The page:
A roll of coins found in the pocket of Wood was identified by the domino scores on the wrapper made at the service station.

Appellant's confession was introduced at a hearing outside the presence of the jury, and after the court found that he was properly warned and that it was voluntarily given. It recited that he and Mark Wood drove by the Texaco station several times, stopped, went inside and asked to look at some tires. He pulled the gun out, told the attendant it was a .45 automatic and for him to get the money out of the cash register, and the gun fired. After he fell, "I shot him again."

A part of the confession omitted by the State but introduced by appellant was: "The attendant moved very fast and I was scared and I ran into the rack." This immediately preceded that part of the statements concerning the first shot.

Fingerprints

First the contention that the arrest of appellant was illegal and therefore his fingerprints should not have been taken.

Except for the offense of speeding, an officer may arrest and take into custody one seen committing a traffic offense.

The Uniform Act Regulating Traffic on Highways, Article 6701d, Section 153, Vernon's Ann.Civ.St., provides:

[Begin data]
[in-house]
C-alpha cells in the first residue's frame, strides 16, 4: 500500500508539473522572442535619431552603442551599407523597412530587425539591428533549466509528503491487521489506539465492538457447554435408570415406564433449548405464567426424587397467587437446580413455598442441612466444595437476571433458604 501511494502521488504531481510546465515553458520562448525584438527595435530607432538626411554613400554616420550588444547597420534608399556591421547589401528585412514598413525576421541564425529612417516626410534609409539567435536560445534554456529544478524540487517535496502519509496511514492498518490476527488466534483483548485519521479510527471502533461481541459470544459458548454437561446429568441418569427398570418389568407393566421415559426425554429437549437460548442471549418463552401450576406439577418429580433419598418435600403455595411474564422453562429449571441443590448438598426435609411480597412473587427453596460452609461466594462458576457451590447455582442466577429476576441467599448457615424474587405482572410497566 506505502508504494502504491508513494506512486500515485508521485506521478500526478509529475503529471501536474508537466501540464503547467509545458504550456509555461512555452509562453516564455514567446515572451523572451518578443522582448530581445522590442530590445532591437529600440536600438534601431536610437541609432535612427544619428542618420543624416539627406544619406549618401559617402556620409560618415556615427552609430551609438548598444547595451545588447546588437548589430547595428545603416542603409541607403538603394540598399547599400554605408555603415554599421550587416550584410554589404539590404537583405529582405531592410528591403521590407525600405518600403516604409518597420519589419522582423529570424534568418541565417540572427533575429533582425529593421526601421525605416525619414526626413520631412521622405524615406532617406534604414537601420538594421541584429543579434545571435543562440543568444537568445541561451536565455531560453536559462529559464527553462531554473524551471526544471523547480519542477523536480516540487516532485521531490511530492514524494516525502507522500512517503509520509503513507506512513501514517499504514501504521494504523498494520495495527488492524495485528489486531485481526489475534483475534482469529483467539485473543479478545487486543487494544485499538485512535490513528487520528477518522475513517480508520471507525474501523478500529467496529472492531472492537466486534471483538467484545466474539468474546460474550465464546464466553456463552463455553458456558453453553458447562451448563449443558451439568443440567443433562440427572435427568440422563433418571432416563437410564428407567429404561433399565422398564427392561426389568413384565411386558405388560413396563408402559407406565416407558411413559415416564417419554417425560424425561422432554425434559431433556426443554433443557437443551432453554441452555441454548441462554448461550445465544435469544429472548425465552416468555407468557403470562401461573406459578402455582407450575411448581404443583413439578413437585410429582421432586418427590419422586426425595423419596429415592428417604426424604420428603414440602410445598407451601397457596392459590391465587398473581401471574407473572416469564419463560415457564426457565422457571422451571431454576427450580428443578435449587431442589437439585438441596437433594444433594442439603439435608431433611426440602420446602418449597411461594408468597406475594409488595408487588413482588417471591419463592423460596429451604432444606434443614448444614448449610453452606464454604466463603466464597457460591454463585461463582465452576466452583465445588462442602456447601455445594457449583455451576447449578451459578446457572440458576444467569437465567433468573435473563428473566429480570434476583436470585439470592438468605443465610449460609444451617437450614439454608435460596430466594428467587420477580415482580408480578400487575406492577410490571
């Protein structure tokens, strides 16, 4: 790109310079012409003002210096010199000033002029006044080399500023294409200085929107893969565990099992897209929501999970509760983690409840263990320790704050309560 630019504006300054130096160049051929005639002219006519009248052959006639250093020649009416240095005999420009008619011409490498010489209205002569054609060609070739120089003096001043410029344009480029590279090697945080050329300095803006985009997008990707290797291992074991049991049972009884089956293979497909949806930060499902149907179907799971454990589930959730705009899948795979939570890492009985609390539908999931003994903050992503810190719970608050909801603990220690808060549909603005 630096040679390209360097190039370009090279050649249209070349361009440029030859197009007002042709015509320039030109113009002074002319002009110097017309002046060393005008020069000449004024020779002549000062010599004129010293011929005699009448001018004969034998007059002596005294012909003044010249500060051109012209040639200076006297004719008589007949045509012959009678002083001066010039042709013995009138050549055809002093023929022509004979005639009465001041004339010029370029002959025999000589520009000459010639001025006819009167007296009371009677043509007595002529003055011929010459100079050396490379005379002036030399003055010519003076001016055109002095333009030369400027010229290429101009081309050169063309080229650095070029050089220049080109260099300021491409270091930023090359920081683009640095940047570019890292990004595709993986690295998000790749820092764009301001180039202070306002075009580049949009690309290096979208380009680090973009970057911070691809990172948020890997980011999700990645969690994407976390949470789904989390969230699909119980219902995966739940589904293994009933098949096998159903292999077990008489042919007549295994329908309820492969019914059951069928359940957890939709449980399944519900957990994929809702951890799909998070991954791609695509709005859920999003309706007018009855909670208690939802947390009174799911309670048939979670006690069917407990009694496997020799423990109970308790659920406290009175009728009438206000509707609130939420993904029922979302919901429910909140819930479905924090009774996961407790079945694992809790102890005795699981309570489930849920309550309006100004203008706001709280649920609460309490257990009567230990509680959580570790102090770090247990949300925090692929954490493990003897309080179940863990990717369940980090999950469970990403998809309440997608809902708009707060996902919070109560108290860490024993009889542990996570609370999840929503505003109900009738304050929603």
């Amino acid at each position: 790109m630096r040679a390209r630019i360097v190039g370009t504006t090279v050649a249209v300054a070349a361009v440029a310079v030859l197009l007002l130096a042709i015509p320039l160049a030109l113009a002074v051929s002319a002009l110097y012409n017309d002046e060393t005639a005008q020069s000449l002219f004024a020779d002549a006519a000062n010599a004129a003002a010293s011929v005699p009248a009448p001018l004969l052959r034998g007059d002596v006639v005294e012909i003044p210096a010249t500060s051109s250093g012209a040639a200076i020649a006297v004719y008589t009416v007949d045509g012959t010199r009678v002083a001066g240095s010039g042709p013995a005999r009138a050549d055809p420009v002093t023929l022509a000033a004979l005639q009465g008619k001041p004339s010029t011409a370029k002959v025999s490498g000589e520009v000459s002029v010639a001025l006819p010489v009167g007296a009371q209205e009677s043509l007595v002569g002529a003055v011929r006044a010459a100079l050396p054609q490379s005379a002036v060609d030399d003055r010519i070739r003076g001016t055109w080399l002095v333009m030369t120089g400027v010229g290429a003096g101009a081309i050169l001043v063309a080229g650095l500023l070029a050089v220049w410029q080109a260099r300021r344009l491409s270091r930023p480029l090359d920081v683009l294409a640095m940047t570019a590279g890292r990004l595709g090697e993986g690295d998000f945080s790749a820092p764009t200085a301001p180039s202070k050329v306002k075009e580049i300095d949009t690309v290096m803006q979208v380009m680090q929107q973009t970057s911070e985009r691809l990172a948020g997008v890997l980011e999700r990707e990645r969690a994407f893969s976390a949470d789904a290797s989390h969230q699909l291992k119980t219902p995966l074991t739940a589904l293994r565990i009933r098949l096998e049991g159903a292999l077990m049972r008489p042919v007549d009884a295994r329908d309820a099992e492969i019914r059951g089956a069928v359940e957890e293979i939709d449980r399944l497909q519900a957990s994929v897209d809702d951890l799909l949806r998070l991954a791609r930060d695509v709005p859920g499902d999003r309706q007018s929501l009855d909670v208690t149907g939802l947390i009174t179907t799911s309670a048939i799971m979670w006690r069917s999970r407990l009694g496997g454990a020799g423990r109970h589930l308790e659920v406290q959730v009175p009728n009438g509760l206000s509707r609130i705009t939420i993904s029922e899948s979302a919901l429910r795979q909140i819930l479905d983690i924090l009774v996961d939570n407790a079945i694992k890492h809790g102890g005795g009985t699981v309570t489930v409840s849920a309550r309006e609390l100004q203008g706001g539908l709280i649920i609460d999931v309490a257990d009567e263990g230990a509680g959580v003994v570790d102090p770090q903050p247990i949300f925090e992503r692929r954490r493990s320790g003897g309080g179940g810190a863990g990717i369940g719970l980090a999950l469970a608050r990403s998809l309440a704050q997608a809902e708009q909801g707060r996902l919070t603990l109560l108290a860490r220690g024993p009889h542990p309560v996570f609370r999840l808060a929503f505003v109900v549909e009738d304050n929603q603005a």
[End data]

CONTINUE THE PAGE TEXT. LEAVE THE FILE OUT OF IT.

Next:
"`Any peace officer is authorized to arrest without warrant any person found committing a violation of any provision of this Act." "Section 148(a) of the same Article provides: "`Whenever a person is arrested for any violation of this Act punishable as a misdemeanor, and such person is not immediately taken before a magistrate as hereinbefore required, the arresting officer shall prepare in duplicate written notice to appear in court containing the name and address of such person, the license number of his vehicle, if any, the offense charged, and the time and place when and where such person shall appear in court. Provided, however, that the offense of speeding shall be the only offense making mandatory the issuance of a written notice to appear in court, and only then if the arrested person gives his written promise to appear in court, by signing in duplicate the written notice prepared by the arresting officer; and provided further, that it shall not be mandatory for an officer to give a written notice to appear in court to any person arrested for the offense of speeding when such person is operating a vehicle licensed in a state or country other than the State of Texas or who is a resident of a state or country other than the State of Texas.' (Emphasis supplied) "Article 14.05, Vernon's Ann.C.C.P., provides: "`In each case enumerated where arrests may be lawfully made without warrant, the officer or person making the arrest is justified in adopting all the measures which he might adopt in cases of arrest under warrant.' "Article 14.06, Vernon's Ann.C.C.P., provides: "`In each case enumerated in this Code, the person making the arrest shall take the person arrested or have him taken without unnecessary delay before the magistrate who may have ordered *381 the arrest or before some magistrate of the county where the arrest was made without an order....'"